Healthcare

Photo by Patrick Tomasso on Unsplash

Yesterday, I had to get a prescription filled. I went to the pharmacy, and they told me that I was no longer covered by my insurance. I was confused, but it wasn’t the woman at the pharmacy’s fault, so I went home to straighten things out. I called the insurance company. After navigating a long menu and being on hold for about ten minutes, I got to speak with someone. She told me that my insurance had expired on 12/31; I’d been uninsured for ten days. I was surprised and asked why I hadn’t been notified that my coverage was being terminated. She checked my account and said that nothing had come by mail because I chose paperless when I signed up. (I thought that was the socially responsible thing to do.) She then speculated that they had sent an email, but it probably got caught in my spam filter and I never opened it. I said I would like to re-enroll. She told me that she couldn’t help me with that.

I get my insurance through the Affordable Care Act. One of the quirks of the ACA is that people don’t enroll for policies with the companies that will cover them. People enroll through the exchanges. So, the customer support person was nice enough to give me the number for the exchange. After another long menu and moderate hold, I was connected to the exchange’s customer support person. I explained what had happened and that I needed coverage. She was happy to help. She needed lots of information from me, that part of the call alone took about forty-five minutes. I’m not sure why they didn’t already have all of my info considering I did this a year and a half ago, but they needed it again. I qualified for the same exact plan I had that had expired ten days before.

So, I explained to her that I had a prescription waiting for me at the pharmacy and I wanted to make sure I was all set to go get it. She said probably. She explained that the enrollment should be effective immediately, but it normally takes 7-10 days to get the insurance card with the ID numbers and everything else. I asked if she could give me the number, I could write it down, and take it to the pharmacy. Unfortunately, that is all handled by the insurance company, not the exchange. So, she couldn’t help. But she did give me the phone number to call at the insurance company.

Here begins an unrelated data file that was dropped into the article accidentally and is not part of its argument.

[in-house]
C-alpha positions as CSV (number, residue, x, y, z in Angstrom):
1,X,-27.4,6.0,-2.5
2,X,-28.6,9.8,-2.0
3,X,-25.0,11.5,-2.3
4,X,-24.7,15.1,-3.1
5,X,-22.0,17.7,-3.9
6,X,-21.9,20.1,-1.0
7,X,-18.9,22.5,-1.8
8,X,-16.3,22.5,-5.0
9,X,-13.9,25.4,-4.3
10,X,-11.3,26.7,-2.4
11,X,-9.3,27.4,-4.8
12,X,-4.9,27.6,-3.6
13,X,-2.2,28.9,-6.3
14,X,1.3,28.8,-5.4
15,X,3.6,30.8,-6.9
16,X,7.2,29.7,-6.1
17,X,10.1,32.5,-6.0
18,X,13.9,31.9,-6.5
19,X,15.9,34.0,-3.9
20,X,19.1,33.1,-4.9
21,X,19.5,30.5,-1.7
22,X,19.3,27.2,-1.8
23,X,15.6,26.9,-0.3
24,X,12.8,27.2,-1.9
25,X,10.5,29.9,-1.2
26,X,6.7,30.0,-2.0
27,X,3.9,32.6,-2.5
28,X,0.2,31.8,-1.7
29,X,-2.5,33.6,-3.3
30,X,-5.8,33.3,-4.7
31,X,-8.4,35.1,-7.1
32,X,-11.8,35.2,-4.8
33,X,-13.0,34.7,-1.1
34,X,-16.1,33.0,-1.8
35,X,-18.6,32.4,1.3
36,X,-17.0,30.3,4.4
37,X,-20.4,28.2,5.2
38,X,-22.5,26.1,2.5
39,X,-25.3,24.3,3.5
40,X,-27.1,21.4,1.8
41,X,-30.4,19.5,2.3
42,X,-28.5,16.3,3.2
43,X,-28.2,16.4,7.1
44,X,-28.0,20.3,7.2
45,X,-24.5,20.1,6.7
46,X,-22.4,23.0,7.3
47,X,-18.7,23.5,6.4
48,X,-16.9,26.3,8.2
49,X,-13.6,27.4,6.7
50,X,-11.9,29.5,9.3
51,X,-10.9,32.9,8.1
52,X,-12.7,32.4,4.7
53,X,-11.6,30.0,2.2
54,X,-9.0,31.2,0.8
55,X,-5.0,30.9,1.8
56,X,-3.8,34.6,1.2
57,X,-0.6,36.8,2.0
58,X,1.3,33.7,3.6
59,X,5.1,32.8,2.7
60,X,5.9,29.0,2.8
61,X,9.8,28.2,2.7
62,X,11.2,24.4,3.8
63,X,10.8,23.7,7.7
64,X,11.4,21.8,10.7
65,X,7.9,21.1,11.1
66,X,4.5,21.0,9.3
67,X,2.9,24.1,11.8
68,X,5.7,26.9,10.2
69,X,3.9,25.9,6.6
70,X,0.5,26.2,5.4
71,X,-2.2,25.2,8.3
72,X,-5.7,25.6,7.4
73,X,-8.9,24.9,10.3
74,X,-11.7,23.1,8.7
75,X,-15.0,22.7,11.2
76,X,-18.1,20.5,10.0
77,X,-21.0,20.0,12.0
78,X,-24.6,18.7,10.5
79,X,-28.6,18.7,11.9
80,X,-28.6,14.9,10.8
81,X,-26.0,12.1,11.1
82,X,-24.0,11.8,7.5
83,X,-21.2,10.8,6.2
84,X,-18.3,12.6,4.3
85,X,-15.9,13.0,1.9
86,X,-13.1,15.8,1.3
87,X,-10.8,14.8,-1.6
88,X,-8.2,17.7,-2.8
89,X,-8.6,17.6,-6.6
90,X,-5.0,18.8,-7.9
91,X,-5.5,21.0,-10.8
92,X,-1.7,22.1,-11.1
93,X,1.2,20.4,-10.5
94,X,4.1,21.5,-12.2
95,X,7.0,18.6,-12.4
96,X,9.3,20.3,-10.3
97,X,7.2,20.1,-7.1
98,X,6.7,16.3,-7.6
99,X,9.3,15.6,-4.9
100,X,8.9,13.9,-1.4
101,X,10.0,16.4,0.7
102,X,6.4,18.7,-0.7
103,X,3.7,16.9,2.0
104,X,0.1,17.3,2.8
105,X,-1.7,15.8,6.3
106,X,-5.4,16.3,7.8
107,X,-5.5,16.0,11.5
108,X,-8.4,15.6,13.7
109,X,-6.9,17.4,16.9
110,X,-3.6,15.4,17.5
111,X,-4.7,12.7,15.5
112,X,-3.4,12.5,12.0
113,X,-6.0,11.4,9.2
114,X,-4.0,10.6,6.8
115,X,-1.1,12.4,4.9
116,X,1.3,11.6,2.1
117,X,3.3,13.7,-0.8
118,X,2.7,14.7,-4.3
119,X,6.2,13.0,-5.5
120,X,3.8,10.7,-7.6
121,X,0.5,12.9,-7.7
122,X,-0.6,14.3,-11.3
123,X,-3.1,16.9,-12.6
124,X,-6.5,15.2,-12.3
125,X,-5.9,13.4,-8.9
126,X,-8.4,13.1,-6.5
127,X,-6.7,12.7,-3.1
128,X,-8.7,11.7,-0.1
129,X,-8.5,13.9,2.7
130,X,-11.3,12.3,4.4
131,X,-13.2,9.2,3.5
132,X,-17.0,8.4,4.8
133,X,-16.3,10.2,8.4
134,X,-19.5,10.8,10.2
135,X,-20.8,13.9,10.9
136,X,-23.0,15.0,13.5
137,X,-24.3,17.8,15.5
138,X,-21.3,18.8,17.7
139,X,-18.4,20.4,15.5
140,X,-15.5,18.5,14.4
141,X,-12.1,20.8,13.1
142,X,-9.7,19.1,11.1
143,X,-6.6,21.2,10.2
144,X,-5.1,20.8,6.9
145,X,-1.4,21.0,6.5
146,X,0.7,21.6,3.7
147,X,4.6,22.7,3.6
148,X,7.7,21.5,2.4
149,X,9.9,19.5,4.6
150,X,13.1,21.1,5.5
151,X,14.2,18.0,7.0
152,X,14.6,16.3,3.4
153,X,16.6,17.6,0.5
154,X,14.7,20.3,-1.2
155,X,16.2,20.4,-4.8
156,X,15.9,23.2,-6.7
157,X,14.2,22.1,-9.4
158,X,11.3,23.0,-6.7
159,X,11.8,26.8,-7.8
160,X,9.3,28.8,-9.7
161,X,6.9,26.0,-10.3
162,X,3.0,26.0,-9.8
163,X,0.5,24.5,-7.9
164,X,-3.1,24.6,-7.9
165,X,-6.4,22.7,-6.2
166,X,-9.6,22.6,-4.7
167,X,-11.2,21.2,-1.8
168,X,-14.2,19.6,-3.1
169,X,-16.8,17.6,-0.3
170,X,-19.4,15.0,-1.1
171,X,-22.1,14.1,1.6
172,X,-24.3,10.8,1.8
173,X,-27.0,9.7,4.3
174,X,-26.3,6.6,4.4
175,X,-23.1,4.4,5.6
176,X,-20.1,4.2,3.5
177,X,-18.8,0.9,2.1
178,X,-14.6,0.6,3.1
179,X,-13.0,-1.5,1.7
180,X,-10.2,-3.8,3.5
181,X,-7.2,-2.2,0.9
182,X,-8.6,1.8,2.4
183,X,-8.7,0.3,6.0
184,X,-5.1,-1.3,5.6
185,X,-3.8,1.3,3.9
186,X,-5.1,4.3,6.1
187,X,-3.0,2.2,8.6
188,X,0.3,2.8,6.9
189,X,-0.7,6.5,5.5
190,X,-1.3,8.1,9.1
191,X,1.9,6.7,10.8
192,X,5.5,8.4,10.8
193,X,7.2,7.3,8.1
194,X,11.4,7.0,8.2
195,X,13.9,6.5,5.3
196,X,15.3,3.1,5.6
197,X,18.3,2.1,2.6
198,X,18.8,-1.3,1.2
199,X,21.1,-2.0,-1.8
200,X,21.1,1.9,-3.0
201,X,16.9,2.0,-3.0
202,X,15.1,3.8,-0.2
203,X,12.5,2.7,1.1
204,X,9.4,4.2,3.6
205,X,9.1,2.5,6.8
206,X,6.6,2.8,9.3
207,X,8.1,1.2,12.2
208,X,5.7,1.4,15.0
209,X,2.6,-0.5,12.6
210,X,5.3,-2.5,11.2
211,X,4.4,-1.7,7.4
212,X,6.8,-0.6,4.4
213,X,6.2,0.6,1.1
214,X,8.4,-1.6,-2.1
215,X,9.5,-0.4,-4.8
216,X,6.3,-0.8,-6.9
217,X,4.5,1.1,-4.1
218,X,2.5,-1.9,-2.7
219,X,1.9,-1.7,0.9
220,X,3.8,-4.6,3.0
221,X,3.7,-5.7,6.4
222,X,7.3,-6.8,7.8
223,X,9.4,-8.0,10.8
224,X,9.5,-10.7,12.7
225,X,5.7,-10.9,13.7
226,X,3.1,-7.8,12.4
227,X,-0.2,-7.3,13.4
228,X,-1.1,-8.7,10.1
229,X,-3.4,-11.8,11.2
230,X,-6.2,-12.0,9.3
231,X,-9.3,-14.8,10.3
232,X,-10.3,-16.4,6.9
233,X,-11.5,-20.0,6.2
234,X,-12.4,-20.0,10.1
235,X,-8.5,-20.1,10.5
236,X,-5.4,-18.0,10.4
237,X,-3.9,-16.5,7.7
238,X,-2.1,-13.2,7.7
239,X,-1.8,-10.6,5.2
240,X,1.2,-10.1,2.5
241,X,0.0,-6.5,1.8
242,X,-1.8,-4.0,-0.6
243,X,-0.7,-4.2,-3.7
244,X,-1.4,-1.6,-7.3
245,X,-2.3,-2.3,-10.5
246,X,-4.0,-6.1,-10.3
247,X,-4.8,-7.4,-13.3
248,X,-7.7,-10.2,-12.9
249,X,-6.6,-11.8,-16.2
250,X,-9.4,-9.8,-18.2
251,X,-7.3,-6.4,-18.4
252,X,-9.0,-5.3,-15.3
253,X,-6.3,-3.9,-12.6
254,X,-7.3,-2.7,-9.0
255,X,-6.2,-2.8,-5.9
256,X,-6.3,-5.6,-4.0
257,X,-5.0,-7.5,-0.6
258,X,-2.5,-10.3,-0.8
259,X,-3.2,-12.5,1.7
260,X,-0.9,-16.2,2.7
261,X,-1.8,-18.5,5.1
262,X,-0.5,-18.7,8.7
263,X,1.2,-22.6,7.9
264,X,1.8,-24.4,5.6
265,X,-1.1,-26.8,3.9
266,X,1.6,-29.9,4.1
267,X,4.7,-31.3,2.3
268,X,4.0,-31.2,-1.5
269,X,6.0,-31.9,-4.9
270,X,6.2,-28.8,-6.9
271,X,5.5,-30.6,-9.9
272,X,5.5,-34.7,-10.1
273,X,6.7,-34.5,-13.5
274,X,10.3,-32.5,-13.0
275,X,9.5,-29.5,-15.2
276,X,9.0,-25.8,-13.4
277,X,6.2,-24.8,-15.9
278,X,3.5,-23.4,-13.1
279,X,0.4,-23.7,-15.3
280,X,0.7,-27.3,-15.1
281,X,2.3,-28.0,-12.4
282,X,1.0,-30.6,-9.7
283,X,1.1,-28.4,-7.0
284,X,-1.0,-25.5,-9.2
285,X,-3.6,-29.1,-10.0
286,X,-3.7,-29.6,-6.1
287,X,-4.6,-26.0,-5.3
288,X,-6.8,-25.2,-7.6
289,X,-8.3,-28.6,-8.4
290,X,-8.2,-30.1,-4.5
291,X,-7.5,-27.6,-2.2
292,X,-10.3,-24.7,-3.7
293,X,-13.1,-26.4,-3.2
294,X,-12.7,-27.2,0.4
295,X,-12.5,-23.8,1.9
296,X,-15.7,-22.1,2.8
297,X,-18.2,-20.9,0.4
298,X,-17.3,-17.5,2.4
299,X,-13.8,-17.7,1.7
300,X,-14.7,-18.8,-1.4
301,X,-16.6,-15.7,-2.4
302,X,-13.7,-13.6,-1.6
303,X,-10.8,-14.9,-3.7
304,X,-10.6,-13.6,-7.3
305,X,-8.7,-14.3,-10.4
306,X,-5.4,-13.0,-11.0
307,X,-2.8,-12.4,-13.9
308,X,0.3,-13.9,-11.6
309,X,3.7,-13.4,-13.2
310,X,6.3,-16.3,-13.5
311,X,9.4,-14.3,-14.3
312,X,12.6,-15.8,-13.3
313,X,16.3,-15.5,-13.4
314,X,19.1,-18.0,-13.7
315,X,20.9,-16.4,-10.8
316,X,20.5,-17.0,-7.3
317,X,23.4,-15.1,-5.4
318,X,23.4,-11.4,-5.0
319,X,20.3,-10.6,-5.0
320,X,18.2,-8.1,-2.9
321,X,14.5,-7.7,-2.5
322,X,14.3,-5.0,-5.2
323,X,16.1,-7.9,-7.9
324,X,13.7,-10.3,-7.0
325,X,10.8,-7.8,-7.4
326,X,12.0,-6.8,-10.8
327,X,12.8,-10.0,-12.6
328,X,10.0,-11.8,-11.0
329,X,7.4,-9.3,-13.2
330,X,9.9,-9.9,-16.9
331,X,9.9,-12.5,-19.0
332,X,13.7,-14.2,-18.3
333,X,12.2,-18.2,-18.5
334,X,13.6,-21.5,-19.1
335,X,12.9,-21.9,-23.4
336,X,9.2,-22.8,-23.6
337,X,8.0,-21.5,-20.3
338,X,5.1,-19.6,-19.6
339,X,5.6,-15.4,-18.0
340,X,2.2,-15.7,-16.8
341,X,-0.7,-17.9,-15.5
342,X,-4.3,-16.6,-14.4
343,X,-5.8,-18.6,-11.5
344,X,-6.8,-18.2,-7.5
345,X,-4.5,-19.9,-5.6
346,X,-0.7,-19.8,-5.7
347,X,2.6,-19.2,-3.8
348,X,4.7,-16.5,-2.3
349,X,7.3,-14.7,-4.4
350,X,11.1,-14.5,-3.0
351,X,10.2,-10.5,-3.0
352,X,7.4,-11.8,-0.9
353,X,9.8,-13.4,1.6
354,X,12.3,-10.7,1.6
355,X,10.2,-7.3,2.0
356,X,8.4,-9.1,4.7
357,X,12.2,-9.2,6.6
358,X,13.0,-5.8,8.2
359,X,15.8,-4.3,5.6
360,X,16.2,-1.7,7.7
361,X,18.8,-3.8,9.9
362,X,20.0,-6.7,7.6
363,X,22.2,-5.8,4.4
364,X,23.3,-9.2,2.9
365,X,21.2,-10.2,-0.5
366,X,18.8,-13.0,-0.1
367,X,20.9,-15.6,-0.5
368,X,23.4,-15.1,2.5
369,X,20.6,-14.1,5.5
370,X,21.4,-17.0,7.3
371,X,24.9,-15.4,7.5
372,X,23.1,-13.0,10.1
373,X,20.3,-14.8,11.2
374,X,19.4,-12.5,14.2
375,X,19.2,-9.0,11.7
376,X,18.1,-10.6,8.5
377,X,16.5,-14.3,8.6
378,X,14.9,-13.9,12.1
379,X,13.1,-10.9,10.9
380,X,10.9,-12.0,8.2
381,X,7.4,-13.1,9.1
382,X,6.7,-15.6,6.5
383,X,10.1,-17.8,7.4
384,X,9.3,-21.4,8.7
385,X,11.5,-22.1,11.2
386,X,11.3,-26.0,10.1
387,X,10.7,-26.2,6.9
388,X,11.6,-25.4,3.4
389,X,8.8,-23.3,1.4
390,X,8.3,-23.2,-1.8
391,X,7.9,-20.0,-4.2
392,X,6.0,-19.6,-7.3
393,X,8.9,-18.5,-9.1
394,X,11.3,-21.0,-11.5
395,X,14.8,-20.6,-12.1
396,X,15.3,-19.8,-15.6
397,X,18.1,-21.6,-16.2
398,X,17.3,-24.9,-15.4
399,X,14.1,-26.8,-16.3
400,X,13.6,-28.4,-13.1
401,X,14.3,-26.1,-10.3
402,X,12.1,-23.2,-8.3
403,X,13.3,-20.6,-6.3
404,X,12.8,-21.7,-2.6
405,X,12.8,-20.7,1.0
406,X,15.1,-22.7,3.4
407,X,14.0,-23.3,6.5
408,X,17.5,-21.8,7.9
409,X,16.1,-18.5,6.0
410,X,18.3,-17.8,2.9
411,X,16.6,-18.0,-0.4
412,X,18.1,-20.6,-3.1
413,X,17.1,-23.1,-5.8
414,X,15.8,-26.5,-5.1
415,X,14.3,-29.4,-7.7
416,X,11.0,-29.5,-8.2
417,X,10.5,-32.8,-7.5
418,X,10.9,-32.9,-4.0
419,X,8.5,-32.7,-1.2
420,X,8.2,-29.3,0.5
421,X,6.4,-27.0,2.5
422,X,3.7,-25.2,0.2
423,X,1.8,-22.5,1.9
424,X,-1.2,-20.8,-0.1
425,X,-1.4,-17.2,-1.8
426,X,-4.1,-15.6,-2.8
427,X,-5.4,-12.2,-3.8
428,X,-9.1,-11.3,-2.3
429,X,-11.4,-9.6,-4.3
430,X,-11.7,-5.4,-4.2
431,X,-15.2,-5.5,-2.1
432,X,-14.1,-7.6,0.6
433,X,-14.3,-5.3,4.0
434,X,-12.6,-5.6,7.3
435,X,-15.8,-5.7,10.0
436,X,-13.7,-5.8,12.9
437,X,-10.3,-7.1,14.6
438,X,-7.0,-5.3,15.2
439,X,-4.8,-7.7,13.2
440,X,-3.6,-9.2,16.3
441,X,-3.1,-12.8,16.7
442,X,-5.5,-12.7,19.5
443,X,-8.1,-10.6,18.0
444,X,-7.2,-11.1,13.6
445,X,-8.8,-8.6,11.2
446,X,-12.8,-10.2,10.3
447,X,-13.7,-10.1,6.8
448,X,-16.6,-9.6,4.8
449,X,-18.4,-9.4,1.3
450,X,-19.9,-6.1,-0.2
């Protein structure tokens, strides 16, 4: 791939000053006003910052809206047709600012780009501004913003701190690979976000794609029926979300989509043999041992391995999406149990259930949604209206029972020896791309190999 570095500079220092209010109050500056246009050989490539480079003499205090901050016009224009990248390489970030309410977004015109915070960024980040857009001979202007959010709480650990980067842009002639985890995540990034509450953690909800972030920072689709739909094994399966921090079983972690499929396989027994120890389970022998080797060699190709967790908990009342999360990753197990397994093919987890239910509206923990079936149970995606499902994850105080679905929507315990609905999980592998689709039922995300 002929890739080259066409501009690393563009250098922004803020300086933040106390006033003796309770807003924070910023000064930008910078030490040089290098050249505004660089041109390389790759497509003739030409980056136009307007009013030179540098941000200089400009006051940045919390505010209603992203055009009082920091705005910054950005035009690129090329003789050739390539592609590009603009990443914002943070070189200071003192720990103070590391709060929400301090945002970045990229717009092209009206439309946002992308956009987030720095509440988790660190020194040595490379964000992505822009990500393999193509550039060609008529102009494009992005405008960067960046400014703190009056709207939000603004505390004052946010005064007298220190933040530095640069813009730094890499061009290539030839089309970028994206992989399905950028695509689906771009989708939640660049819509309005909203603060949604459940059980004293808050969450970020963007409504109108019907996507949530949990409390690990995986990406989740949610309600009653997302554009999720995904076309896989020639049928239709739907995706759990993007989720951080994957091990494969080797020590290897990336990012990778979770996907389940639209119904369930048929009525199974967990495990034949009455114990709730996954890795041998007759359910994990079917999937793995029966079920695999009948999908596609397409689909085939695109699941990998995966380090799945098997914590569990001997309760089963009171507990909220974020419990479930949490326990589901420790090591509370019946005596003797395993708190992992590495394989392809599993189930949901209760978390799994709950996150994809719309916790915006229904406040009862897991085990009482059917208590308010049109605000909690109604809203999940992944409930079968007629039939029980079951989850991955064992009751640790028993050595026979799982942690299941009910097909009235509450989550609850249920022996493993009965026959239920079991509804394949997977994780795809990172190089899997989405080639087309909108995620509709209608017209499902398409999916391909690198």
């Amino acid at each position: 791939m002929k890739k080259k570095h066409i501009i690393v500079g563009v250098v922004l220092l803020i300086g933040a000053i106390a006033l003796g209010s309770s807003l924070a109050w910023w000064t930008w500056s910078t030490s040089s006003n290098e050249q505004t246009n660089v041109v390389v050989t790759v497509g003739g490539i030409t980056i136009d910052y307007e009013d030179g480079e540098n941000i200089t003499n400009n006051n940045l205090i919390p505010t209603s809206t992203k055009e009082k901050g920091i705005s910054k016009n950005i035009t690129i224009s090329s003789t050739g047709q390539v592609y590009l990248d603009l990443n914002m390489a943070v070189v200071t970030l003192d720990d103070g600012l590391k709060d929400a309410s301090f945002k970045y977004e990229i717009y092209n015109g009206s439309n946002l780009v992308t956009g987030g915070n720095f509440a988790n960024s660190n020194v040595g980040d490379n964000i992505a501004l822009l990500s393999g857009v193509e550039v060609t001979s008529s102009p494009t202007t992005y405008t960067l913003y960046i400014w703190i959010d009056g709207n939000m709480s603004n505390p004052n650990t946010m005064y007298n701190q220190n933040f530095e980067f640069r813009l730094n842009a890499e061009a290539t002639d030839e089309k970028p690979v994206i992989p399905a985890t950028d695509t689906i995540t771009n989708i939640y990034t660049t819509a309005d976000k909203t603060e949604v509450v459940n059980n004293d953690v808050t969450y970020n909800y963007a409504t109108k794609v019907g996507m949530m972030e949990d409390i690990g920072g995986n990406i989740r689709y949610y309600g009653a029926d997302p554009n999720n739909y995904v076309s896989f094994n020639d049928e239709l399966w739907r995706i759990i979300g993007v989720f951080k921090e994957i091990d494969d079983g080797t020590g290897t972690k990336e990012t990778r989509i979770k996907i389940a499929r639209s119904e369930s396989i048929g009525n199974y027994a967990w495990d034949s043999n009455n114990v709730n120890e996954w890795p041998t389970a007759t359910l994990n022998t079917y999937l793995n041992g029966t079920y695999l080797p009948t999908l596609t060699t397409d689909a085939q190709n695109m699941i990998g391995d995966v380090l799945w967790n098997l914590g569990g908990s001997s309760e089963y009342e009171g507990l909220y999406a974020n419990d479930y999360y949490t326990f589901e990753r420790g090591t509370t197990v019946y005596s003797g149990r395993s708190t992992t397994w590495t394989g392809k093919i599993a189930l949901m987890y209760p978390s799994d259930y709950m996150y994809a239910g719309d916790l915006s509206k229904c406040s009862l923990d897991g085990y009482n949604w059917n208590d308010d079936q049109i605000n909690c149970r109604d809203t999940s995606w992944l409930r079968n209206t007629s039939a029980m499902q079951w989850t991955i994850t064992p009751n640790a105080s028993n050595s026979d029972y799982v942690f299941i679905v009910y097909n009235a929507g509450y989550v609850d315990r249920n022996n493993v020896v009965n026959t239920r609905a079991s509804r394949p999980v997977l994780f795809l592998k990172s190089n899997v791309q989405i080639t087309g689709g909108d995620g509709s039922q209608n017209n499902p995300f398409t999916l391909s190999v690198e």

Back at the insurance company, the menu went faster because I remembered the number I’d pressed last time. The hold time was about the same. When I got someone, I explained everything and asked if I could get my number so I could get my prescription. She said that it was no problem, and she gave me the number. She did warn me that it was still processing in her system, but if the pharmacy gave me a hard time that I could call back.

I went back to the pharmacy, went to the desk, explained what had happened, and gave them my new number. They told me that the number didn’t match my info. I told them about what the insurance company said about it still processing, but they didn’t think that was the issue. So, I called the insurance company back. I had the wrong number. I had probably copied it down wrong. She gave me the correct number. (Which, it turns out, is the same ID number as I had before my insurance expired.) I gave that to the pharmacy. Then, they said they had to change the label on the prescription, and it would be about ten minutes. Ten minutes later, I got my medication and left.

If you’ve made it this far, you’re probably wondering why I’m telling you this story. What should have been a five-minute errand took a few hours, but that isn’t unusual enough to be exciting. It turns out, that’s exactly why I’m telling this story. I realized, one of the times I was on hold, that this is the American Healthcare system working exactly as it was designed to work. The metaphor “well-oiled machine” could have been invented to describe my three-hour journey to pick up a prescription. That struck me as significant.

When it comes to insurance, I’m operating from a place of privilege. I worked in the industry for over a decade. I understand it in theory and in practice. I speak the language. But that didn’t help because it is supposed to be wildly, extravagantly inefficient. In the business world (and, at the moment, everything from childcare and supply chains to higher education counts as the business world), every point of friction is a way to make money for someone. I dealt with at least four people in those three hours that wouldn’t have jobs in an efficient system. (I want to stress that every person I dealt with was kind, courteous, and competent.) It’s pretty crazy when you stop to think about it. So, I’m writing this in the hopes of getting some other people to stop and think about it. Then, we can all start talking about it. That’d be something.

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